Skip to main content

16-02-2011 | Cardiology | Article

Knee surgery rarely leads to pulmonary embolism


Meeting website

MedWire News: Symptomatic pulmonary embolism (PE) is extremely rare after knee arthroscopy, show study results presented this week at the 2011 Annual Meeting of the American Academy of Orthopaedic Surgeons in San Diego, California, USA.

Nevertheless, the researchers identified age over 30 years, operating time over 90 minutes, female gender, and history of cancer as factors that may increase the risk for PE up to sixfold in patients undergoing this operation.

"We anticipated [that] the incidence of PE after knee arthroscopies would be low but we wanted to uncover exactly what risk patients were undergoing and who might be at increased risk," said study author Iftach Hetsroni (Meir General Hospital, Kfar Saba, Israel).

Hetsroni and team searched the New York State Department of Health's administrative database and identified 374,033 patients who underwent 418,323 arthroscopic knee procedures between 1997 and 2006.

In total, 177 cases of PE were diagnosed within 90 days of surgery, giving a PE incidence rate of 0.028% or 2.8 cases per 10,000 operations.

The researchers say that the low PE incidence may be due to the limited extent of soft tissue injury, blood vessel compression, and bony trauma that occurred during the majority of these procedures, as well as the relatively limited postoperative immobilization prescribed after these operations.

When the team looked at risk factors for PE they found that patients over 30 years of age had a significant six-fold greater risk for PE than those aged below 20 years.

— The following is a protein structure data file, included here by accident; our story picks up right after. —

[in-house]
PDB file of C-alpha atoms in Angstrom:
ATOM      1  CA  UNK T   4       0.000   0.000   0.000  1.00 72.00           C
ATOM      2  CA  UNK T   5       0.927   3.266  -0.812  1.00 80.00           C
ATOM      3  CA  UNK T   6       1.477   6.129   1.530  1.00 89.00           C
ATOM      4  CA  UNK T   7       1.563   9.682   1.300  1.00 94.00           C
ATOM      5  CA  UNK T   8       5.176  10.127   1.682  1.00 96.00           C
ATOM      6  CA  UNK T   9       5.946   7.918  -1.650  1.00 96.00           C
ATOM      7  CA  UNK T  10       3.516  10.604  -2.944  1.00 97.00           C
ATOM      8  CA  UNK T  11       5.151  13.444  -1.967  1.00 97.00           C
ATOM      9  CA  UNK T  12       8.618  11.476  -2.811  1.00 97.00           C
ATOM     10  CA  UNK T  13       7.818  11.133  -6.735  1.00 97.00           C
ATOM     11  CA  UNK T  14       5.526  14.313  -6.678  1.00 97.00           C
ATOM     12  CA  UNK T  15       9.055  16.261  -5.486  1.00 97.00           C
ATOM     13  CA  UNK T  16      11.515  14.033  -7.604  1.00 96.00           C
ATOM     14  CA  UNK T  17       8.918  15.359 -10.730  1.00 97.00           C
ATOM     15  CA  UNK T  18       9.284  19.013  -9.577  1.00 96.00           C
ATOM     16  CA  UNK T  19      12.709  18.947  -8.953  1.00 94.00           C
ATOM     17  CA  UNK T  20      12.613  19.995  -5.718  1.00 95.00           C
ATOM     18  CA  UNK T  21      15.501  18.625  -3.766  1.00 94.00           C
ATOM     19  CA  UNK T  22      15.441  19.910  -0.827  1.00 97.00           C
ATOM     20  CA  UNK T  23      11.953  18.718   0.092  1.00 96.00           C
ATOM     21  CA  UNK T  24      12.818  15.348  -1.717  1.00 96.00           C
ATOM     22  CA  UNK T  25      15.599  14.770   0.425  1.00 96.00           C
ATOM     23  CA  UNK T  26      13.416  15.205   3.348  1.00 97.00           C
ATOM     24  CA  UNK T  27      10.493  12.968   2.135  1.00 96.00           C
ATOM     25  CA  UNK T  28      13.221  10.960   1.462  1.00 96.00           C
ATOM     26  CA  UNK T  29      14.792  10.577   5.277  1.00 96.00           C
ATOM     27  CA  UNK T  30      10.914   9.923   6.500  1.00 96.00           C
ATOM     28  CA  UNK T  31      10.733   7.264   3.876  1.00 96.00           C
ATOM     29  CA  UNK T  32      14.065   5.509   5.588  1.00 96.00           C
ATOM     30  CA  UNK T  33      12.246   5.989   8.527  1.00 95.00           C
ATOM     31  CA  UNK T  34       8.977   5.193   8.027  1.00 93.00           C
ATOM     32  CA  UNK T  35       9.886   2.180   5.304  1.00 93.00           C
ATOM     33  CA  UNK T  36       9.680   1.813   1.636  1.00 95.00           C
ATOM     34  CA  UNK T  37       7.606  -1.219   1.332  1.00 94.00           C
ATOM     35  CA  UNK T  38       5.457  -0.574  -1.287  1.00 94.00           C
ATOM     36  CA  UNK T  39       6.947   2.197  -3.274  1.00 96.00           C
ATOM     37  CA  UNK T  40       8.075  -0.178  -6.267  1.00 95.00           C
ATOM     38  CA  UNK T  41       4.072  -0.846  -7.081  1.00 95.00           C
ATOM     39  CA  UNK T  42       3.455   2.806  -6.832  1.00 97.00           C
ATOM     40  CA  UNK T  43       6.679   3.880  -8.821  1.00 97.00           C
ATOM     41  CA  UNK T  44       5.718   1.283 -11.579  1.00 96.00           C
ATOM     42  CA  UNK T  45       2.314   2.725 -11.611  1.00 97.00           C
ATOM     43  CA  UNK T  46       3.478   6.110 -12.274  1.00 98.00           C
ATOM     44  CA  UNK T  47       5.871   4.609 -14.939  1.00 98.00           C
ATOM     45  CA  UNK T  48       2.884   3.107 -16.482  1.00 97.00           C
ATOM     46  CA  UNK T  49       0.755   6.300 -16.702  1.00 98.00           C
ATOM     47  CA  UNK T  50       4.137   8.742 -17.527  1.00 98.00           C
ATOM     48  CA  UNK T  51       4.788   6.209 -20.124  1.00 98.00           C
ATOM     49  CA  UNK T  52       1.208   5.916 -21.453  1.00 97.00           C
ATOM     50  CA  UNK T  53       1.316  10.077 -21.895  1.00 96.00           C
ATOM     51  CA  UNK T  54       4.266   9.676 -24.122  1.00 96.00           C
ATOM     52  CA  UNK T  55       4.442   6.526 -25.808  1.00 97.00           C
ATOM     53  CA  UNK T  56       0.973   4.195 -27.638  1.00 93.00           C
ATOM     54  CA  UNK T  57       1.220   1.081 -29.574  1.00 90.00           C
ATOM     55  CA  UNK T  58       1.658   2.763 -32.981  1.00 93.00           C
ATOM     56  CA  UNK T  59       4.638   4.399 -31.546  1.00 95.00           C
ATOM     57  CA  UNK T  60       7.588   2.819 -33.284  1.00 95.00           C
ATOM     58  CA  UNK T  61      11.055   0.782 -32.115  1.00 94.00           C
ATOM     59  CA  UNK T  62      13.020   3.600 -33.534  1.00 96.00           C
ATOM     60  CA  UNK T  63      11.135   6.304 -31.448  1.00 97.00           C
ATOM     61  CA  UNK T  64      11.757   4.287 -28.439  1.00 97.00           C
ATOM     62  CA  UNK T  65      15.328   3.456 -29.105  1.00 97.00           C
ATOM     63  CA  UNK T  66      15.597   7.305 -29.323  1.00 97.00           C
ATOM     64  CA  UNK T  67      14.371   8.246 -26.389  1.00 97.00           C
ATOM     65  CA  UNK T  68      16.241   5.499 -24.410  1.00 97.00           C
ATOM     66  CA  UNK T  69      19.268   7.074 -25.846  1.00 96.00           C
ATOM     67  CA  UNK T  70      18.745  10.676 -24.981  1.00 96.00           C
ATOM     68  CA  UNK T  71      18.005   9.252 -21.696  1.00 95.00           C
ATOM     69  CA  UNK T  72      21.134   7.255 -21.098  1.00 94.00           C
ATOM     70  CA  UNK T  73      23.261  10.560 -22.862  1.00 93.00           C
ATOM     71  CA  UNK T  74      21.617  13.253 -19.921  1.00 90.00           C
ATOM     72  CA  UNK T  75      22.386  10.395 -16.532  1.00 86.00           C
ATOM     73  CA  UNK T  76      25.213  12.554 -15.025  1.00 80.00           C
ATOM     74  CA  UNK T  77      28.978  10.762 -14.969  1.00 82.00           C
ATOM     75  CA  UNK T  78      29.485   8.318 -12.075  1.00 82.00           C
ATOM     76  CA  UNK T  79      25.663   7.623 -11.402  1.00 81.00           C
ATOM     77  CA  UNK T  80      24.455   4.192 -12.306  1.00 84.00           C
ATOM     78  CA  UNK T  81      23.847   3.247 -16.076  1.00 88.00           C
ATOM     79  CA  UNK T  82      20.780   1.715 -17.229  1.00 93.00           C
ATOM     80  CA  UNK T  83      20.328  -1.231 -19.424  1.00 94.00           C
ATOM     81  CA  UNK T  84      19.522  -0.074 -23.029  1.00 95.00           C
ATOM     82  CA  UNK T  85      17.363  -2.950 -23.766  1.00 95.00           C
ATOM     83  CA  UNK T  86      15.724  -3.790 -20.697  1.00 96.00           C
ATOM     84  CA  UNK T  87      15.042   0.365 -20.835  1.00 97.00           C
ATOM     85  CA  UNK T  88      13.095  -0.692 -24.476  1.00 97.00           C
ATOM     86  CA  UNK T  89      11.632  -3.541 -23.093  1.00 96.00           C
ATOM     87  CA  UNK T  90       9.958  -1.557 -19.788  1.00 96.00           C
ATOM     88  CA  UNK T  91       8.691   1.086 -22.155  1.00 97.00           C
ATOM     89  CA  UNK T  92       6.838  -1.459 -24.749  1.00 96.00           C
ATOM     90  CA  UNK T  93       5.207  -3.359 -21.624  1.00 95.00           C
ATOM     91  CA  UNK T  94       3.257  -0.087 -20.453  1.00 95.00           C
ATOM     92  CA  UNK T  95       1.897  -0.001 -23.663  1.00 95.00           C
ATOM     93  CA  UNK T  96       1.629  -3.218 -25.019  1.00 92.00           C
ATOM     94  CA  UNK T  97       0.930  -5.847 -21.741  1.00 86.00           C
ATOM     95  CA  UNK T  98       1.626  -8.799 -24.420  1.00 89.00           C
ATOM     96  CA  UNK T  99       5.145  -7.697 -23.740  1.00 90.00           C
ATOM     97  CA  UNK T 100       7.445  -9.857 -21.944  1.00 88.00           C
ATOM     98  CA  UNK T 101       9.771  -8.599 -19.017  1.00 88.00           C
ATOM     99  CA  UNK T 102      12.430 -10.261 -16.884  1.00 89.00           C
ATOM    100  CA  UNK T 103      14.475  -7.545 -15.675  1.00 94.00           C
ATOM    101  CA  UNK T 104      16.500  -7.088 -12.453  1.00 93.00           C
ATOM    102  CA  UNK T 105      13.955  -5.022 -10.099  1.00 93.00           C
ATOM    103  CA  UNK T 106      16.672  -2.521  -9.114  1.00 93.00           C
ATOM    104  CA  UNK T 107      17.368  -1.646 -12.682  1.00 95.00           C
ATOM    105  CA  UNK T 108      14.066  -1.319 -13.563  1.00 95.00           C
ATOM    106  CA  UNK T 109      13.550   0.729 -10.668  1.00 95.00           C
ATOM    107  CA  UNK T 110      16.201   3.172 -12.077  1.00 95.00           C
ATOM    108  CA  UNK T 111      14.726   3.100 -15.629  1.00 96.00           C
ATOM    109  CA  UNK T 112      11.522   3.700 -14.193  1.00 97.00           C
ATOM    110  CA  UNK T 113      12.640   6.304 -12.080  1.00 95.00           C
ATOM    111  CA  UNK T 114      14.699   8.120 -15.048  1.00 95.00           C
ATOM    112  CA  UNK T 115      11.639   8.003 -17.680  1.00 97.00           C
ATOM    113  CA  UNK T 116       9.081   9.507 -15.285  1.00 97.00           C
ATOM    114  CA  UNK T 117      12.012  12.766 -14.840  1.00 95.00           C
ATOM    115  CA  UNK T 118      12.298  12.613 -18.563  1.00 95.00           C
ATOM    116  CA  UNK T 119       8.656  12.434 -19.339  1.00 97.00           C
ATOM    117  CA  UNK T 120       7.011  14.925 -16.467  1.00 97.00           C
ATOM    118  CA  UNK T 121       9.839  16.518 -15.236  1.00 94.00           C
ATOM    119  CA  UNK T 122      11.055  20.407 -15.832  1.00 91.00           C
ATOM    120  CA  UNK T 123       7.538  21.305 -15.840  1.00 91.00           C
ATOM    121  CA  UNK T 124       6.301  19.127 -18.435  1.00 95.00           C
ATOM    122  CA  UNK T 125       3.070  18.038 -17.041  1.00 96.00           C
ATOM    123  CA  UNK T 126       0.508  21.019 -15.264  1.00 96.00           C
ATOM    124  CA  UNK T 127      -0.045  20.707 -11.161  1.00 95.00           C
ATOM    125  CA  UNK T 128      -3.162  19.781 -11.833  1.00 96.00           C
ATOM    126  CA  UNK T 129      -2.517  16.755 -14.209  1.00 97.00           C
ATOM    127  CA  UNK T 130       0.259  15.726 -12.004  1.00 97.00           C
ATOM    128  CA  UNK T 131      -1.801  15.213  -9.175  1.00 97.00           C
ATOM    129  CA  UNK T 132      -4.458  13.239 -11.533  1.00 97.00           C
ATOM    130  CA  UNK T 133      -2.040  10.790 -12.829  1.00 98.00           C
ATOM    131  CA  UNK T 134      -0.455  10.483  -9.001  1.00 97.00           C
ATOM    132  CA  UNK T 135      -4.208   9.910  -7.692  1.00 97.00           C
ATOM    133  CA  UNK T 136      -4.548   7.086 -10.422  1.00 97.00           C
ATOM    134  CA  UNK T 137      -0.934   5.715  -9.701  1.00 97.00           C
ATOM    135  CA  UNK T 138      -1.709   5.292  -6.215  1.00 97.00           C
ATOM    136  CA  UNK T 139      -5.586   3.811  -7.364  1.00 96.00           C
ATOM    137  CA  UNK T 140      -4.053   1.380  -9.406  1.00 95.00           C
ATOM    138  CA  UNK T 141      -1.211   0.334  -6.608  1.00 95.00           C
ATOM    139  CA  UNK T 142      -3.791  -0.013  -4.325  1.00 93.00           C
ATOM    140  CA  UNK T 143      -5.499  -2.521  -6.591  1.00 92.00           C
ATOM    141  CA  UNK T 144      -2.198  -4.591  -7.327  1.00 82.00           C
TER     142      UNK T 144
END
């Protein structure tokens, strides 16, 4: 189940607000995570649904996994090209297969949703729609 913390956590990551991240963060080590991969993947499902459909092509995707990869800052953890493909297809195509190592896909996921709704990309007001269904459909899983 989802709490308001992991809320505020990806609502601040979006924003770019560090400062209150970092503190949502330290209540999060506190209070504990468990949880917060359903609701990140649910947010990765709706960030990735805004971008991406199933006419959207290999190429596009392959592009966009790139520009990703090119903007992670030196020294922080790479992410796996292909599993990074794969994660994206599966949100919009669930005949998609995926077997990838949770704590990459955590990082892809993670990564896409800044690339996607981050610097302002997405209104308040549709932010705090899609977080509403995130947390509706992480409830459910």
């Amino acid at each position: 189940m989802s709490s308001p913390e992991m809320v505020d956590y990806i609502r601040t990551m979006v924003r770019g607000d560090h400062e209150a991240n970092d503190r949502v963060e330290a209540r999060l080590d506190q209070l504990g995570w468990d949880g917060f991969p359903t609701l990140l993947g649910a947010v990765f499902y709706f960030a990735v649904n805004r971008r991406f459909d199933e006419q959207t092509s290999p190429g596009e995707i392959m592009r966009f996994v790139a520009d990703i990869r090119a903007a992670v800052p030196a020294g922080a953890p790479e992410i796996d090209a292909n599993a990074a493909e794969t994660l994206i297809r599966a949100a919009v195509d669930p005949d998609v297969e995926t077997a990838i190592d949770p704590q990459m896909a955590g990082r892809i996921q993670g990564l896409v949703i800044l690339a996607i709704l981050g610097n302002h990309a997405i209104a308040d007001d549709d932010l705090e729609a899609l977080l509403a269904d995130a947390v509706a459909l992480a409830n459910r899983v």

Longer operating time was also associated with a greater PE risk, with procedures lasting longer than 90 minutes conferring a three-fold greater risk for PE than those lasting under 30 minutes.

In addition, women were 1.5 times more likely than men to have PE, and patients with a history of cancer were three times more likely to experience PE than those with no cancer history.

Conversely, anesthesia type, complexity of surgery, and co-morbidity score were not linked to an increased PE risk.

"While knee arthroscopy performed as an outpatient seems like an innocent procedure, patients with one or more of these risk factors should talk with their doctors about any precautions before or after surgery," explained Hetsroni.

"For example, our study may encourage some surgeons to consider thromboprophylaxis, or blood-thinning techniques, for patients who have multiple risk factors," he concluded.

MedWire ( is an independent clinical news service provided by Current Medicine Group, a trading division of Springer Healthcare Limited. © Springer Healthcare Ltd; 2011

By Laura Dean

Related topics